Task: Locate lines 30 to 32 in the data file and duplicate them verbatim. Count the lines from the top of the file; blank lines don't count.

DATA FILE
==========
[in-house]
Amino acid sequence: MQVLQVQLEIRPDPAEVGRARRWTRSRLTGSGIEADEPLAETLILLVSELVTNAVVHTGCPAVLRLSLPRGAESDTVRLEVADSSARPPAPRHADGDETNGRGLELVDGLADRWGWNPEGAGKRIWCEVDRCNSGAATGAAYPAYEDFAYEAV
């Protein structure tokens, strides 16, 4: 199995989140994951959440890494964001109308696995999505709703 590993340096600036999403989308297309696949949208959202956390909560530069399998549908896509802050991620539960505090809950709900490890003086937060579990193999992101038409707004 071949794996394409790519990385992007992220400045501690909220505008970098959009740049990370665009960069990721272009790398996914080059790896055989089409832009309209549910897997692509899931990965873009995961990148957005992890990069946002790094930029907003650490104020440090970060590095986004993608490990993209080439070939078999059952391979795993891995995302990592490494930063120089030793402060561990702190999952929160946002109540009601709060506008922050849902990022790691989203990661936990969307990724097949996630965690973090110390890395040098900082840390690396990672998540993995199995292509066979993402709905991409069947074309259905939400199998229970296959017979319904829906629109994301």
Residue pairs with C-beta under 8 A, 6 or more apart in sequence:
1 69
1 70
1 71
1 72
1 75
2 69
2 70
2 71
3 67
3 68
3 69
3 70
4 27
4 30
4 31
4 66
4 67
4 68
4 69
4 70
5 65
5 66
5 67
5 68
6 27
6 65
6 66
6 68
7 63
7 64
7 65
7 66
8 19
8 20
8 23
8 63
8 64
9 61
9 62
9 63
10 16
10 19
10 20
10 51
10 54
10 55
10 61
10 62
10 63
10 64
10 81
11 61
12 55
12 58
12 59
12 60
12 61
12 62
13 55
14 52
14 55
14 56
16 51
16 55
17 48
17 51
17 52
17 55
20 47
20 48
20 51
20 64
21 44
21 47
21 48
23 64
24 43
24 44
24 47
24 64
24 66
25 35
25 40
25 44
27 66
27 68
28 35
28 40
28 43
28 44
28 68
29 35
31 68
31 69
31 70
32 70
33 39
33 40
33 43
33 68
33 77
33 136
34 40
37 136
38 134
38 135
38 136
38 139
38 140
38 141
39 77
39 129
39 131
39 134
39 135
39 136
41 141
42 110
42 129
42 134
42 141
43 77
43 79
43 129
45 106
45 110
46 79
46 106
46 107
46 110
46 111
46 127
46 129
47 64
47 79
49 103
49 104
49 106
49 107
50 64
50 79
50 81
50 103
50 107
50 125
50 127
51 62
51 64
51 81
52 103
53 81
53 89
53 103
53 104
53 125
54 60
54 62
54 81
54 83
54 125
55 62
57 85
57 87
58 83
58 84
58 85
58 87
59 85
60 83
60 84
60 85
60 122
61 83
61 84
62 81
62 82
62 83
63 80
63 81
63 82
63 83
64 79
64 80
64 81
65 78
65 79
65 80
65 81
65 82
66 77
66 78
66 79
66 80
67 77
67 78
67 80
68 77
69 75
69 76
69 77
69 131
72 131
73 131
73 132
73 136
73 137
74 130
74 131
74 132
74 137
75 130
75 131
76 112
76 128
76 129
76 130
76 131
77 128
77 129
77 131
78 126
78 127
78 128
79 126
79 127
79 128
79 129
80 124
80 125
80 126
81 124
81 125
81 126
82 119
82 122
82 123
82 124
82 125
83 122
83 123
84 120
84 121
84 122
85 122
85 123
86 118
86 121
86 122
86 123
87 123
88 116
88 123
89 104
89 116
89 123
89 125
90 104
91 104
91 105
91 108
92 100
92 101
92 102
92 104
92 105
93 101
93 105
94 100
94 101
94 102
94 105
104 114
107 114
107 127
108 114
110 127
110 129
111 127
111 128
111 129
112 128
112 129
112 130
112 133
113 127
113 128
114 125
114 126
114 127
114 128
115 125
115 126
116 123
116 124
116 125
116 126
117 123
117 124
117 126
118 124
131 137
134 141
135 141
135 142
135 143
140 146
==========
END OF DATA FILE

6 65
6 66
6 68